Teen Fiction · YA

Looking for Alaska

by: John Green

This is the second John Green book I’ve read, the first being The Fault in Our Stars.  I’m just going to come right out and say that this book wasn’t as good as The Fault in Our Stars.  It wasn’t.  Green may never write another book as good, honestly.  

That  being said, this is still a really good book.  It’s narrated, first person, by Miles “Pudge” Halter, a teenage boy obsessed with last words, off to find his Great Perhaps.  (taken from the poet Francois Rabelais’ dying phrase “I go to seek the Great Perhaps.”)  Halter, a disconnected adolescent with a desire for adventure, sends himself off to boarding school in the belief that it would be a waste to wait for death to find his own Great Perhaps.  There he meets the Colonel – jaded, angry, and incredibly intelligent – and Alaska, bright, young, and self-destructive.  The story chronicles Miles’ first year at Culver Creek Boarding School.

The second half is better than the first half – and this is a book with definite halves.  I didn’t much care for Miles at first – for all his nonsense about the Great Perhaps, he is completely disconnected from the people and world around him.  It takes a good deal of the book for him to truly invest in his own life.  I have little patience for that, though it didn’t deter me from reading.  He doesn’t really speak out for much of the novel, whereas I’ve always been attracted to characters with a voice, with a purpose.  I liked the Colonel much better, though – he was angry and loud and opinionated.  Not angry as in yelling at everyone always; angry in that deep-down kind of way that isn’t directed at anyone in particular. (There are a lot of passive young adult heroes where part of the journey is learning to find their voice.  I guess I never had any trouble finding mine, so I don’t really relate.) 

Alaska, on the other hand, is wildly disappointed with life and herself and doesn’t know how to handle either.  I don’t know if I liked her or not; I don’t think it matters all that much.  She’s deeply unhappy and incredibly intelligent; she’s an emotional mess yet fun and generous; she doesn’t know herself and is uninterested in furthering the acquaintance.  She captivates Miles the first time he sees her (but Miles is too young and in love to understand her.)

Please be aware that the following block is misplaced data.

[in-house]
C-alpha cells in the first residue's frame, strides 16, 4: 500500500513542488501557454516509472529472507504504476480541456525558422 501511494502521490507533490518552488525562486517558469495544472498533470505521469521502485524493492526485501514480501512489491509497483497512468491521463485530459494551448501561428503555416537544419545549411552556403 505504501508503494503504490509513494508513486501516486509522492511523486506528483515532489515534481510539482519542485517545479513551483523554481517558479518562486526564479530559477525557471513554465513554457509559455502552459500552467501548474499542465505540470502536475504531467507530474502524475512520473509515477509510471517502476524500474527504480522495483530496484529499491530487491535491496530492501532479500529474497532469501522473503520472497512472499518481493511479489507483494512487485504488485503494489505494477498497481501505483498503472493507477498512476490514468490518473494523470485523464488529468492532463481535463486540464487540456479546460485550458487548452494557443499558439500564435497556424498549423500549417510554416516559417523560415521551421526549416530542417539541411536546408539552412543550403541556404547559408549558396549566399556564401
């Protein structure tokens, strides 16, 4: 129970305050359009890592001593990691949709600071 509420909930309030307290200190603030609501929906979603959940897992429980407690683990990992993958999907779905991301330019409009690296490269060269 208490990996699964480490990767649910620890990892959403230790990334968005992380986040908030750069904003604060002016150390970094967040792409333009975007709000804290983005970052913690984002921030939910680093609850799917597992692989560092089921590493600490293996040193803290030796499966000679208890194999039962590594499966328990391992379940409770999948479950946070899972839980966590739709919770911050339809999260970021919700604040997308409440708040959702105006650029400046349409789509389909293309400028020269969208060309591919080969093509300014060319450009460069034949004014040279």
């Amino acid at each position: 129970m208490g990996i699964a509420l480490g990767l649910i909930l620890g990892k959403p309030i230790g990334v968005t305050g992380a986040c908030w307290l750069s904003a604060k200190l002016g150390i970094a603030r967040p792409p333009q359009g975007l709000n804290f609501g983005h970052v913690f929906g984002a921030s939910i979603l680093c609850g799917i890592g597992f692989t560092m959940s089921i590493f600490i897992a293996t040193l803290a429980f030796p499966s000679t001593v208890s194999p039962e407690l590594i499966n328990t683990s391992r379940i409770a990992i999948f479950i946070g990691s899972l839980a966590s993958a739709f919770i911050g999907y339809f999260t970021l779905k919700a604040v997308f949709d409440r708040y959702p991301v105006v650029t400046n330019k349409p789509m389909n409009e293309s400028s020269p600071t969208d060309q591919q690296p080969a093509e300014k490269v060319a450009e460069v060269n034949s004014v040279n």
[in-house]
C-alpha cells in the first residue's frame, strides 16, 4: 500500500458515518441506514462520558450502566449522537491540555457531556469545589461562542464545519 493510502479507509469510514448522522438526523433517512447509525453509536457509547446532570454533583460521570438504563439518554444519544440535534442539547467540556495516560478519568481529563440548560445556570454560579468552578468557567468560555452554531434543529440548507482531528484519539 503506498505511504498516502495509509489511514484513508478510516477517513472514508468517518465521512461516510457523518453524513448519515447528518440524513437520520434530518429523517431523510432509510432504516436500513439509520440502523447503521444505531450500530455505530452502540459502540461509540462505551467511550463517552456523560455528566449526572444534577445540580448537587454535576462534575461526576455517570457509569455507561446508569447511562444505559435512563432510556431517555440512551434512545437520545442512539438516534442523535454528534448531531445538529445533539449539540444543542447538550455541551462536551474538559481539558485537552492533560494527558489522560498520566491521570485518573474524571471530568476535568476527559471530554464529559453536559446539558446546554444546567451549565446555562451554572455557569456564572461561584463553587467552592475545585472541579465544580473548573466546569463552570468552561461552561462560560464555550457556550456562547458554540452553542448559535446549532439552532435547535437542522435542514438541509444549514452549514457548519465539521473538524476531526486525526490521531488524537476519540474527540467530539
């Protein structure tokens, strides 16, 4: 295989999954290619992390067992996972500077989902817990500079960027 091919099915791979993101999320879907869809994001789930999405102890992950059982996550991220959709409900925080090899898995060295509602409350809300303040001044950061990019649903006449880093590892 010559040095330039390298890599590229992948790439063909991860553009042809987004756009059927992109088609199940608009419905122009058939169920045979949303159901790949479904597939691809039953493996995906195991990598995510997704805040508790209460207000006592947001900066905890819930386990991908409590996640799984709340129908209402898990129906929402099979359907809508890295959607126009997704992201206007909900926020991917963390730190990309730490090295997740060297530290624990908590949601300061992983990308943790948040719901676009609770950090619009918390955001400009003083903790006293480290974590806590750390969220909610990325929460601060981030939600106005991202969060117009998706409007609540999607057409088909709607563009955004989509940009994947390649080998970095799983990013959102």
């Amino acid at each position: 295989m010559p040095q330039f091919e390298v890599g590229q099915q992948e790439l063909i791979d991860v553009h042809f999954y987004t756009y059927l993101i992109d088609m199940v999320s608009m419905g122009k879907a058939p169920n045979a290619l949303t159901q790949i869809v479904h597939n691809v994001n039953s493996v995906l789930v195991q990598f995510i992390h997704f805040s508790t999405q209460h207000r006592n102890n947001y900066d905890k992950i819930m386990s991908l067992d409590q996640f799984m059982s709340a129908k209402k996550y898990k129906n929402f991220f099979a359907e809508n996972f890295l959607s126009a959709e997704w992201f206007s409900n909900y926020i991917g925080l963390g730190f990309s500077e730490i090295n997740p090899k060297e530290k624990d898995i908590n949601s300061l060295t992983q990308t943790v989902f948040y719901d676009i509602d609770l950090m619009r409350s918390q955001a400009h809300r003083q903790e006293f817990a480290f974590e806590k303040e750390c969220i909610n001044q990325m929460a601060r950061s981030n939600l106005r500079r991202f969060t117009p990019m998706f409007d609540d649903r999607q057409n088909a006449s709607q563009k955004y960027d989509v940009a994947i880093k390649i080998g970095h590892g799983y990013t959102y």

I really liked the format of the book and Green’s mastery of foreshadowing – there were times when I was consumed by a sense of sickening dread.  It’s set up into Before (a countdown to) and After (a count from).  Green’s an excellent writer – no complaints on that side.  And it’s well-paced and a quick read; I wish it had been a little slower to give more time to process while I read but that’s all. 

Thematically, Looking for Alaska deals with being a teenager; sex, love, grief, the discovery of others as complete human beings, and learning one’s self and one’s beliefs. Green spends a fair amount of time on the musings of beliefs that are associated with religion (but not necessarily indicative of it.)   Suffering, the afterlife, the purpose of life – these are all contemplated in one way or another by the characters.

In a favorite moment of mine, Alaska asks “How do we get out of this labyrinth of suffering?” And as much as I didn’t like Miles, his innocence of suffering at the beginning of the book is key.  He can engage with such questions philosophically but not emotionally; he explores the questions not struggling to escape from emotional quandaries but careening towards them.  A more unique perspective and yet one that I feel is part of being a teenager. 

Green also touches on responsibility in complicated and real ways.  The responsibilities in both the big moments and the small moments are equally emphasized. Intertwined with the examination of responsibilities is the question of forgiveness; the two are rather inseparable.  I loved the way he did that but can’t formulate thoughts without spoilers! 

I really liked this book.  I didn’t quite love it, but if you like thoughtful, well-written books about growing up, if you like serious YA literature, or if you like beautifully sad books, than you should give this book a try.  John Green is not known for his happy endings, so if that’s your thing, or if you dislike passive or self-destructive characters, this may not be the book for you.  

As always, spoilers are fine in the comments! 




4 thoughts on “Looking for Alaska

  1. Having read several of your reviews now, I’m really curious to see what you make of The Meaning of Night (saw it in your Goodreads feed).

    1. Thanks! I, er, haven’t finished it yet due to putting it down for another book and then not picking it up again. I am going to finish it, though! And write a review on it. 😀

      1. It’s an interesting read. At times I found it fascinating, at others merely frustrating. And the sequel was bizarrely different.

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